Bursting with colour and life, Little India is one of Singapore’s most iconic neighbourhoods.
This enclave is known for its Hindu temples, but it’s also lined with small shops, restaurants and cafes, backpacker hostels, and more.
Of course, we can’t not start the list with Little India’s most iconic temple. Built by Bengali labourers who settled here in 1881, this Hindu temple’s most impressive feature, needless to say, is the gopuram, or tower, that features hundreds of statues depicting stories of the goddess Kali. Not a devotee? You’re welcome to enter, too!
41 Serangoon Rd, Singapore 218042
NEXT: Shish Mahal →
Recently awarded the 2017 Michelin Guide Bib Gourmand Award, this restaurant’s menu goes on for pages – you’ll be spoilt for choice. Try their Mahal Ka Butter Chicken ($15.90) and their Momos ($10.90), authentic Nepalese dumplings that are incredibly more-ish.
#01-20 Village Hotel Albert Court, 180 Albert St, Singapore 189971
NEXT: Indian Heritage Centre →
Blending both traditional Indian and modern architecture, the centre includes permanent galleries and temporary exhibitions that celebrate Indian culture in Singapore. They’ve got guided tours in English, Tamil and Mandarin, too.
5 Campbell Ln, Singapore 209924
NEXT: House of Tan Teng Niah →
One of Little India’s most photographed buildings, it is also the last surviving Chinese villa in the neighbourhood. Built in 1900, it belonged to a sugarcane-based candy businessman for whom it’s named. The house was originally whitewashed, with its stunning colours added more recently.
37 Kerbau Rd, Singapore 219168
NEXT: Amrita Ayurveda & Yoga →
Need some destressing? Try ayurvedic therapy, the ancient Indian philosophy for health and wellness. One of the interesting treatments offered at Amrita is their Special Fruit Therapy ($70), which is
a massage using fresh fruit.
11 Upper Dickson Rd, Singapore 207471
NEXT: Tekka Centre →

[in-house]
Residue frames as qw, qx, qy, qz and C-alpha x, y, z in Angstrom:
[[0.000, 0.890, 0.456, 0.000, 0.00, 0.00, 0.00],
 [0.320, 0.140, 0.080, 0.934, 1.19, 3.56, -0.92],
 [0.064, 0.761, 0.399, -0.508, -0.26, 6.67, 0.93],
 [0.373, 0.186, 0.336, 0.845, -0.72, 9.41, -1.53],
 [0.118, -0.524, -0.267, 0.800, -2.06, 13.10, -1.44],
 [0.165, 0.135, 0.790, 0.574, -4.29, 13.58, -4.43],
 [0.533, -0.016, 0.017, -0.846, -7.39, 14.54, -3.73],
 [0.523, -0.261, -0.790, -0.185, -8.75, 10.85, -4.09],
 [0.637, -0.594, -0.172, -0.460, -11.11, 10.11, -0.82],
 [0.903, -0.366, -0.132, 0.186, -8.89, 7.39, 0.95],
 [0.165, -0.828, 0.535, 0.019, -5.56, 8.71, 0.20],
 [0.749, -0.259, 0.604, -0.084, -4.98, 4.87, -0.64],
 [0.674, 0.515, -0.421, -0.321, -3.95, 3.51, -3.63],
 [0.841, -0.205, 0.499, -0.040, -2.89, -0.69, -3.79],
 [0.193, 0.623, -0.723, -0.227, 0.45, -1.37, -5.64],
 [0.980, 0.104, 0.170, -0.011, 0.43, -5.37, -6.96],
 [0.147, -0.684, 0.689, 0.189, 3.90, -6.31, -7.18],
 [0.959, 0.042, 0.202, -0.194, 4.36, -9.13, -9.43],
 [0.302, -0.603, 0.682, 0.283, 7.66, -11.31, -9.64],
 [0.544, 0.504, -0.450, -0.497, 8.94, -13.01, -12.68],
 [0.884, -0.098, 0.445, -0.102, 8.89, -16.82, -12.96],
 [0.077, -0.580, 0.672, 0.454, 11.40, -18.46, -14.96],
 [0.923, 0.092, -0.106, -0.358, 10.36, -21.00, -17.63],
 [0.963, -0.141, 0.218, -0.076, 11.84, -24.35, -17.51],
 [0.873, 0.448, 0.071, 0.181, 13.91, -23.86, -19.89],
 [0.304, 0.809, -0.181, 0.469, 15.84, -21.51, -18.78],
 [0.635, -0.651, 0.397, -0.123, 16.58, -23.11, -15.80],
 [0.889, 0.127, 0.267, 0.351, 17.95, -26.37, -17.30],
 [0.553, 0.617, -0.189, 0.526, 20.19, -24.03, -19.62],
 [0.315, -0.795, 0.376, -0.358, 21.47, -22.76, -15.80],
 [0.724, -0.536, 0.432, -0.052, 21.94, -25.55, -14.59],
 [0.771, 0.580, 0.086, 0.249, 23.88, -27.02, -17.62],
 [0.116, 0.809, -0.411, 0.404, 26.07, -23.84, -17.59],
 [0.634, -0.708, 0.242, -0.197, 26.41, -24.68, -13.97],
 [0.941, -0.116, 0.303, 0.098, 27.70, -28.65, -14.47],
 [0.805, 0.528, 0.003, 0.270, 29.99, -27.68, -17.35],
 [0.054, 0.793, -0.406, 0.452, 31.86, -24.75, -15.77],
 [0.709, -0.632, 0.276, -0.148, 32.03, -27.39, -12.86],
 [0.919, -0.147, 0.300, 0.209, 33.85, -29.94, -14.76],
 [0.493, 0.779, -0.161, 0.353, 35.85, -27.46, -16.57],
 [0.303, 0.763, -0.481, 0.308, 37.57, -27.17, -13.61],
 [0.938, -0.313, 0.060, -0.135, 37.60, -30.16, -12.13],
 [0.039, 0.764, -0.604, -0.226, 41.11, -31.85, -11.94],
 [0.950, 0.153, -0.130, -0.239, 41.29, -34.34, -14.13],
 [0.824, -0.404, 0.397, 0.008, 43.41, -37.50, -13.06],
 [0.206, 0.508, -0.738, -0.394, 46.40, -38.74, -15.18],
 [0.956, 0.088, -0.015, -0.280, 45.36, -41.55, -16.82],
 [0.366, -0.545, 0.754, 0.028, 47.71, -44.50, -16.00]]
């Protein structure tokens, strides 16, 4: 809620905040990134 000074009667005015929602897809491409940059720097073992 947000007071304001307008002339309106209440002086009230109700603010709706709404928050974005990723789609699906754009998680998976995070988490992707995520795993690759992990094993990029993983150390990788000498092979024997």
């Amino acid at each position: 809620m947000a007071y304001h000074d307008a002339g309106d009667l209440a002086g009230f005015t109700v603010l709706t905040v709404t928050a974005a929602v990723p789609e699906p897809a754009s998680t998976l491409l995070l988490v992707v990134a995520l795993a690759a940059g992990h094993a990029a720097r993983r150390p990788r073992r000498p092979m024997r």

his landmark is a melting pot that truly showcases Singapore as a multilingual, multi-ethnic society. Chinese stall owners speak Tamil, and Tamil stallholders speak Mandarin or dialects. You’ll find a hawker centre and wet market on Level 1 and shops selling textiles, spices and costumes on the second floor.
665 Buffalo Rd, Singapore 210665
NEXT: Rex Cinemas →
Rex Cinemas first opened way back in 1946, but shut its doors in 1983 due to the dwindling movie industry. It was converted into a modern cinema and reopened in 2009; today, this funky, old-school cinema screens a selection of foreign films, mainly Tamil and Hindi titles (with English subtitles – don’t worry!)
2 Mackenzie Rd, Singapore 228673
NEXT: Sakya Muni Buddha Gaya Temple →
Often called the Temple of a 1,000 Lights, this temple features a 15-metre tall statue of Buddha, which weighs nearly 300 tonnes. Plus, there’s a fresco at the base of the statue depicting the god’s life.
366 Race Course Rd, Singapore 218638
NEXT: Ukulele Movement →
“Santap” means to eat luxuriously in Malay. Fittingly so, seeing the well-curated menu at this Muslim-owned cafe. The hearty rice bowls go relatively easier on the carbs, substituting white rice for califlower florets and brown rice. Or, try their unique dishes like the thin-crusted Aubergine Pizza with Curry Mayonnaise.
16 Madras St, Singapore 208413
NEXT: Sri Veeramakaliamman Temple →
By Andre Theng and Pinky Chng, October 2017
Like this? Read more things to do here,